Cheri Leavy (left): “Hire people smarter than you are. We succeeded there with the hire of Dominique Paye, our digital media director. Whitney and I wouldn’t want to be on this journey without her. Same with Leapfrog PR Co. They have been with us from the start of the Summits and bring so much strategy to the Coterie. Nicely Built, our new website developers, are an integral part of our future.” | Whitney Wise Long (right): “’There but for the grace of God, go I … ‘ My mom always said this growing up, and it has stuck with me since then. It floats through my consciousness many times a day, and it truly helps in being reminded to have an ‘attitude of gratitude’ and also realize how fortunate I am in both my personal and professional life.” Image: Submitted
Valarie Hall: “Always ask questions if you’re unsure. I don’t mind if you don’t know; we can learn it together. Telling me you know how to do something [when you don’t] is one of the worst things. Before I hire someone, I’ll give them a few simple tasks, and about 50 percent of the time, they don’t ask questions, and they’ll do it wrong.” Image: Micki Martin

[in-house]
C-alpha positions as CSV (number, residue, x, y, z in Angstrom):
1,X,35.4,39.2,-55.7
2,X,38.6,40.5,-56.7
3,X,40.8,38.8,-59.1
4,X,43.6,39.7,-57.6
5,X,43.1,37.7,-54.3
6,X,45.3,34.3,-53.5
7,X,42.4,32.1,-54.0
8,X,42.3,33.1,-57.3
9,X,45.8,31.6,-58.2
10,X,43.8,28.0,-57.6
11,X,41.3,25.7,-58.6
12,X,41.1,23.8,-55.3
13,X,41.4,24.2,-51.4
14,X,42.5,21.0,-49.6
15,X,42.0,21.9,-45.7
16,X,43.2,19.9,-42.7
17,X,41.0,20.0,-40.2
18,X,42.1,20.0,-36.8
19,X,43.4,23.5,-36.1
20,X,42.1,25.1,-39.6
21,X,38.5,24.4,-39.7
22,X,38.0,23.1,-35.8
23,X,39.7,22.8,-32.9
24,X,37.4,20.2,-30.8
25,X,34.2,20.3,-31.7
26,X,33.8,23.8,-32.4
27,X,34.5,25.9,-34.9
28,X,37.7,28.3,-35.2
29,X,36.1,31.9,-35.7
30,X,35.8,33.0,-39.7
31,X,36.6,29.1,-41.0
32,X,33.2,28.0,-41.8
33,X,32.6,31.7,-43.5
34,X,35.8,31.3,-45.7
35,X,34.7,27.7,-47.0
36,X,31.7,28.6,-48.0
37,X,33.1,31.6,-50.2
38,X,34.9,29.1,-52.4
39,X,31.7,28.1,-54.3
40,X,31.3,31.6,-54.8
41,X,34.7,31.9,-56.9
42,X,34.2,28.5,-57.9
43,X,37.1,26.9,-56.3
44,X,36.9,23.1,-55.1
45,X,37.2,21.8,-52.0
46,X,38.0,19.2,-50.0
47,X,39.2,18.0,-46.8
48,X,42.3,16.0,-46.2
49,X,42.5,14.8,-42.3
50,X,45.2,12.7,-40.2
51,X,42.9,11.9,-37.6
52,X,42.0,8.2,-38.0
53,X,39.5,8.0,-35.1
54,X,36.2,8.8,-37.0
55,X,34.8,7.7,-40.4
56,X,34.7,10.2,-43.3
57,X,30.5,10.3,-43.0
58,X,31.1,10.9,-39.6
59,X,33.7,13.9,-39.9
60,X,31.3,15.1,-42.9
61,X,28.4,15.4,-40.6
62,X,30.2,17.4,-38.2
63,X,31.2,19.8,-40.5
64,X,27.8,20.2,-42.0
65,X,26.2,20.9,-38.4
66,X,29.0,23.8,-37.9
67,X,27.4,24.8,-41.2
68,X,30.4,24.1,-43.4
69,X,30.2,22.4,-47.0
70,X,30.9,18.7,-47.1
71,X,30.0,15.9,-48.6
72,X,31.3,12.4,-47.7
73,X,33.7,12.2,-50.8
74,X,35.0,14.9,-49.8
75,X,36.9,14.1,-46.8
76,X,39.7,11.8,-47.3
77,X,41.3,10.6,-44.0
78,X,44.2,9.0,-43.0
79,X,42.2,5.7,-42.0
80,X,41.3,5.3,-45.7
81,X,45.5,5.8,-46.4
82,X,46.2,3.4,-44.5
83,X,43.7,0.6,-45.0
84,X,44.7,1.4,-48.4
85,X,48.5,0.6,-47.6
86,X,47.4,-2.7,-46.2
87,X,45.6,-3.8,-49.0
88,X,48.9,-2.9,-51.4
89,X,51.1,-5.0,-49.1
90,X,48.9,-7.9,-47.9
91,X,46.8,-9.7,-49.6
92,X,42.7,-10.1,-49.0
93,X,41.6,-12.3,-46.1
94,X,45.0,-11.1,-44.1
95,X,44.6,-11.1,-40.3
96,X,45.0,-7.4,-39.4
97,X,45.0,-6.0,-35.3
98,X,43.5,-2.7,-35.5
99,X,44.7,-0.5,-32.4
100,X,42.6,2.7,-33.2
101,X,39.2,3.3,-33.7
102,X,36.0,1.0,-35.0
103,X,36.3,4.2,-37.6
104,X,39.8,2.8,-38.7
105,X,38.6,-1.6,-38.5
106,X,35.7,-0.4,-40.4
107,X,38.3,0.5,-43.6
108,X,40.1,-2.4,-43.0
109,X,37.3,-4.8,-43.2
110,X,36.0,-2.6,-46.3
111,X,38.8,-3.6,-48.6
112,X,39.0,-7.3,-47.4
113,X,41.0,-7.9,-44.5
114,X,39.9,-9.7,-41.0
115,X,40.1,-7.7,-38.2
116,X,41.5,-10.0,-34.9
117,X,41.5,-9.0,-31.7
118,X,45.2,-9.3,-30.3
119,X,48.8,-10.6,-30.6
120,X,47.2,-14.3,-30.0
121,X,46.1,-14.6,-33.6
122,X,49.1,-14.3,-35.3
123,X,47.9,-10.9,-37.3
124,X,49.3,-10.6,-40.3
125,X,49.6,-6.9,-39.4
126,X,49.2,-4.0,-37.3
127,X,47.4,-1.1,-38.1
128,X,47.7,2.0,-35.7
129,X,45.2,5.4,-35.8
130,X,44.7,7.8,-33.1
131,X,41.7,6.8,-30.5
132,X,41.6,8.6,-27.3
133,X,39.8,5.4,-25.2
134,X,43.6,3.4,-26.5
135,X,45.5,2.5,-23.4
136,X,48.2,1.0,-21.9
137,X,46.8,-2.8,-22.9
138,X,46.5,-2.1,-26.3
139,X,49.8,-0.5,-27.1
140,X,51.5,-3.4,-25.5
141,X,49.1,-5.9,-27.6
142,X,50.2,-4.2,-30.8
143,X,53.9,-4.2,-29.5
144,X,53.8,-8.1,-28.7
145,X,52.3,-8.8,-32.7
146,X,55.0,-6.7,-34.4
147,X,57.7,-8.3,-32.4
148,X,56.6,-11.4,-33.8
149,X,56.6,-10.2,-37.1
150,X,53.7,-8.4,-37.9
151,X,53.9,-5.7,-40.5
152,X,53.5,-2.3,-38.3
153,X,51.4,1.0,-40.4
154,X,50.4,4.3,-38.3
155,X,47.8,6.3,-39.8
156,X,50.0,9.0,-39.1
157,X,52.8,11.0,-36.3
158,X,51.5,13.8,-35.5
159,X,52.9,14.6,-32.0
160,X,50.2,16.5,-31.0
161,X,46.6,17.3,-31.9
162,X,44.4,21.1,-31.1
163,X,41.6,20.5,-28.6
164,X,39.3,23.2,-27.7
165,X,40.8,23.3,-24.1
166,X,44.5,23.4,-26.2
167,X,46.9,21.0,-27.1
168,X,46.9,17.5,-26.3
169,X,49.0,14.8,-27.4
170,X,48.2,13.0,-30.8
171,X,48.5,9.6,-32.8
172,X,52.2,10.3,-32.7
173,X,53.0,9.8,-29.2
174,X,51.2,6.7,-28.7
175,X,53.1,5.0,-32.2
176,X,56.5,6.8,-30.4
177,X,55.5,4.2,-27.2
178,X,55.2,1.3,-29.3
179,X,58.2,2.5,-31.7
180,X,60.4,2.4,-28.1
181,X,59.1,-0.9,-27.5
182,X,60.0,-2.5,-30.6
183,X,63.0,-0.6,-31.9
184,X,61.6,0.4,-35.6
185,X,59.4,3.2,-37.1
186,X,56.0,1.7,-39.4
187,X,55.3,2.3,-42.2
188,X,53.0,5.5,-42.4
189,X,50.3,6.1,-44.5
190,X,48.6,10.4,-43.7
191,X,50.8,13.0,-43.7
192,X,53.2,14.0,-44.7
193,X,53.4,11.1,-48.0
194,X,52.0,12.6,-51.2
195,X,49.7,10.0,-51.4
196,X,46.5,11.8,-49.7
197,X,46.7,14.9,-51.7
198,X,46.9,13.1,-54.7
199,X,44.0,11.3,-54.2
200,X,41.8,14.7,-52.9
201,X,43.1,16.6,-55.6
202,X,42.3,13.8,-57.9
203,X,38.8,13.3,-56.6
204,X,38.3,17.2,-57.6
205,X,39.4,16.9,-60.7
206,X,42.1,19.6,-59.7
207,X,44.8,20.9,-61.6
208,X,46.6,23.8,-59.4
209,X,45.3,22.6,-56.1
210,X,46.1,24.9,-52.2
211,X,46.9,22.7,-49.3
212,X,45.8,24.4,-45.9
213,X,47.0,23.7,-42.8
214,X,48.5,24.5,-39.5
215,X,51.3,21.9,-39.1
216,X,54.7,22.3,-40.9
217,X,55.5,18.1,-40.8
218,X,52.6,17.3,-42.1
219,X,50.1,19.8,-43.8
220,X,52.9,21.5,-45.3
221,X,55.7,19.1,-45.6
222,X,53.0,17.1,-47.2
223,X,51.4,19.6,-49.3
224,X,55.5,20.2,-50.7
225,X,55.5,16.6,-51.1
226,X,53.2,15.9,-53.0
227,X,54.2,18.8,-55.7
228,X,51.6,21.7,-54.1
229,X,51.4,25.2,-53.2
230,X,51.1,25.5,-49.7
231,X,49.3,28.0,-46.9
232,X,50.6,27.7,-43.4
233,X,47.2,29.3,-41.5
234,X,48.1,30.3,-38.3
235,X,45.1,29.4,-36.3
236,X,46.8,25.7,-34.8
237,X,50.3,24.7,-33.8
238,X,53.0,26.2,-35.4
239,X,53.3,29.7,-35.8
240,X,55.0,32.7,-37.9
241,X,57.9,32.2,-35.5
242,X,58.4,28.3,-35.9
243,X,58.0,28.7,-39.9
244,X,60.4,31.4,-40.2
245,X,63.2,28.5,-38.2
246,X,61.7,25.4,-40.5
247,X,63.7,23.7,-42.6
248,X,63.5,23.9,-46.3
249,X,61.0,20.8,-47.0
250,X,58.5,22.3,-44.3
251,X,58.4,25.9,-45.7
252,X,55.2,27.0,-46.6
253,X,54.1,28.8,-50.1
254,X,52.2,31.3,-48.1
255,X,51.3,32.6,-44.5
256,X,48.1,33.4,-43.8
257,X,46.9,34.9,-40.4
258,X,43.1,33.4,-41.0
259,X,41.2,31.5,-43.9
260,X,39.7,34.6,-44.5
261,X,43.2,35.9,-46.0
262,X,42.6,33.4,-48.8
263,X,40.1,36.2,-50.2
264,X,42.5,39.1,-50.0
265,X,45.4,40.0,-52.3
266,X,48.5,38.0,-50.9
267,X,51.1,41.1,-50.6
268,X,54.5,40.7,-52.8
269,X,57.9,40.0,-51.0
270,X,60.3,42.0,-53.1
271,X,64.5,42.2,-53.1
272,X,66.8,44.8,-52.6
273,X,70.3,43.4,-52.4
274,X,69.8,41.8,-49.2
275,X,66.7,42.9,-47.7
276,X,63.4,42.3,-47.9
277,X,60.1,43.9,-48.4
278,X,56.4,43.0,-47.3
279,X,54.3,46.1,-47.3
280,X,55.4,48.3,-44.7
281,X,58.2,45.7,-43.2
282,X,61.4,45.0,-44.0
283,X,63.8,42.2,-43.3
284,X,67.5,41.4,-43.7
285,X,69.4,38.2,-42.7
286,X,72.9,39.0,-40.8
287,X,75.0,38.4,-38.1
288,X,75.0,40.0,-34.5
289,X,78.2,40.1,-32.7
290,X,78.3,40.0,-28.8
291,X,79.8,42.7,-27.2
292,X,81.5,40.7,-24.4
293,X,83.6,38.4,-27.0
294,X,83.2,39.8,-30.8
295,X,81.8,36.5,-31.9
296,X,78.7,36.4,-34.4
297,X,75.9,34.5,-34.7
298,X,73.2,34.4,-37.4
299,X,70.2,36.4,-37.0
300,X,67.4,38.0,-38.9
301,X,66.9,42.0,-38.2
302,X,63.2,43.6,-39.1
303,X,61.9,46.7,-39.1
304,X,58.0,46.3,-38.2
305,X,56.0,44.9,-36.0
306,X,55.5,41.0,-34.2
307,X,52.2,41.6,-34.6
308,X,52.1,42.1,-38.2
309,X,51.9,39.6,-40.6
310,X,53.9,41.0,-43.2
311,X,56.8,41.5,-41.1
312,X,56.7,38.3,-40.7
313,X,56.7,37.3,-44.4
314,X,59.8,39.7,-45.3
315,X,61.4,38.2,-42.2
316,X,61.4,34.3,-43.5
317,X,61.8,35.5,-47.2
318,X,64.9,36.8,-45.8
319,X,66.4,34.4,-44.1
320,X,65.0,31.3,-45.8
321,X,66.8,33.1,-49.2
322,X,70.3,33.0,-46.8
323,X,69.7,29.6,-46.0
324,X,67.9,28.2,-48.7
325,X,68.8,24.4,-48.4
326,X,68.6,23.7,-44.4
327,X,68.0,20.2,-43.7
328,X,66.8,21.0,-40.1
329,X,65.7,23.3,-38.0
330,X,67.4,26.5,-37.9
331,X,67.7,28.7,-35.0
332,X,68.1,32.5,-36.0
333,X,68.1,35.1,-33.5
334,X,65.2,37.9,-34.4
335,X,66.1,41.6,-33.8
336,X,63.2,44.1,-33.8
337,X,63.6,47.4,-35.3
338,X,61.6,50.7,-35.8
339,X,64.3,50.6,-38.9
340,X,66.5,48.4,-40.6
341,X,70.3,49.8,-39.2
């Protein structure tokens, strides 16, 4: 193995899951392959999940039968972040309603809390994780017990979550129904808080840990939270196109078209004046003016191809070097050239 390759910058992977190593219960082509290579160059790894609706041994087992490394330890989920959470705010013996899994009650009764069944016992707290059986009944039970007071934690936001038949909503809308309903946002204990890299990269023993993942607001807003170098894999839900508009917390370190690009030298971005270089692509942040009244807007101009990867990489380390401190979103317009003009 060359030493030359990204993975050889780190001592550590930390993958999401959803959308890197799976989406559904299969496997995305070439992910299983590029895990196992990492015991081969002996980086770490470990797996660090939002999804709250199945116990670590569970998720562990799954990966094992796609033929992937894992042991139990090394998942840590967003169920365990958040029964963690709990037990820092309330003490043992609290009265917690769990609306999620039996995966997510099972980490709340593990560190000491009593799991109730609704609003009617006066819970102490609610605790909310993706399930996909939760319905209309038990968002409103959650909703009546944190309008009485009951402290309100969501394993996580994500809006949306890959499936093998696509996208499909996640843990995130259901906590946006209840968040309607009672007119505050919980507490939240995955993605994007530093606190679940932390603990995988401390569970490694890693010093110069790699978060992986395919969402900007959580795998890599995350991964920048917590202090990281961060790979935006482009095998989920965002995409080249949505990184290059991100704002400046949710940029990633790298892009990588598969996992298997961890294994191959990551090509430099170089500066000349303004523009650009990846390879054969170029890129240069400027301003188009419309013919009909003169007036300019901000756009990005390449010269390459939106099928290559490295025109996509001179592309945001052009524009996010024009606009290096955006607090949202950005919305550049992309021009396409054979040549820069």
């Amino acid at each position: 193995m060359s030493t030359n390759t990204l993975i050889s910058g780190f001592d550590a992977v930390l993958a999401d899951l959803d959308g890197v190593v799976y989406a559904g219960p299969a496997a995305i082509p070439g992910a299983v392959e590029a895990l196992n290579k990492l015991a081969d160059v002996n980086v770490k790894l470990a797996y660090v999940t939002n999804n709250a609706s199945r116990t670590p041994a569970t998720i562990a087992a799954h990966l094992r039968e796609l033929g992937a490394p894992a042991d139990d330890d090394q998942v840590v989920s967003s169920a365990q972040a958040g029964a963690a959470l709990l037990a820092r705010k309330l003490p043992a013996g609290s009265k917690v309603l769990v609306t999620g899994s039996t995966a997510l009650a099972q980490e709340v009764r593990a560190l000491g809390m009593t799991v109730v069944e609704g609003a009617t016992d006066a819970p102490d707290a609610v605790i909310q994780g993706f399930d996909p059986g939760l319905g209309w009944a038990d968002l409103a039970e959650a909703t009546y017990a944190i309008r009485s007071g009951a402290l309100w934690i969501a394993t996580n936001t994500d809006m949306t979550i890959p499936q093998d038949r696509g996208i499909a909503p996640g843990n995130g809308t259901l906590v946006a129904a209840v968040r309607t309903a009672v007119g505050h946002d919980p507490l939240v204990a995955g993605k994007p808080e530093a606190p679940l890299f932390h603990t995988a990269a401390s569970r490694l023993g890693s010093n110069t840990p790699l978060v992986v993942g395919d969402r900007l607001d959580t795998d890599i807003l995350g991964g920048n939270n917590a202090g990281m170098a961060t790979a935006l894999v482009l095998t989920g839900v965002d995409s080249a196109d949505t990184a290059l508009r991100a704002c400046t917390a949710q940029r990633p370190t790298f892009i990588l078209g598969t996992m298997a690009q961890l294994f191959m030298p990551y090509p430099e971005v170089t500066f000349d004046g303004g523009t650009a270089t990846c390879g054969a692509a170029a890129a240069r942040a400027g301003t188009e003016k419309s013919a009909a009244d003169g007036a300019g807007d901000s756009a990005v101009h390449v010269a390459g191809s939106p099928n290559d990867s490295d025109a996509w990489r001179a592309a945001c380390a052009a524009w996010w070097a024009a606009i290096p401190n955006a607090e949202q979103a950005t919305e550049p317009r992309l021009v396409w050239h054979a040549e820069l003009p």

Melissa Ann Barton (right): “My momma always told me to be kind, be yourself, like yourself enough to like others because being those things makes it easy to follow your dreams!” | Emmylou Harris (left): “Follow your bliss.” Image: Submitted
Randi Lesnick: “The first thing they have to do is take care of their family and themselves. When I got sick, I knew I was not going to give up, and I was not going to leave my husband and my kids. So first and foremost, it was about me and my family. The second thing to remember is that your business is just your business. It’s such a miniscule part of life, so you just have to learn to trust the people around you. And if it falls apart, it falls apart, because the most important thing is you. A business is never built on one person. There might be one name on the door, but it’s never built on one person.” Image: Grannis Photography
Lynn Nesmith: “It’s a cliché, but I’d say, ‘The regrets you have in life are the things you didn’t do, not the things you did.’ I’m frantically living my life to make sure I’m not missing out. Anytime I think Should I walk down to look at the sunset? I never regret that I took 30 minutes to walk down to the beach, take a picture of the sunset and put my feet in the water. Stick your head under the water, you’re never sorry that you did.” | Image: Sheila Goode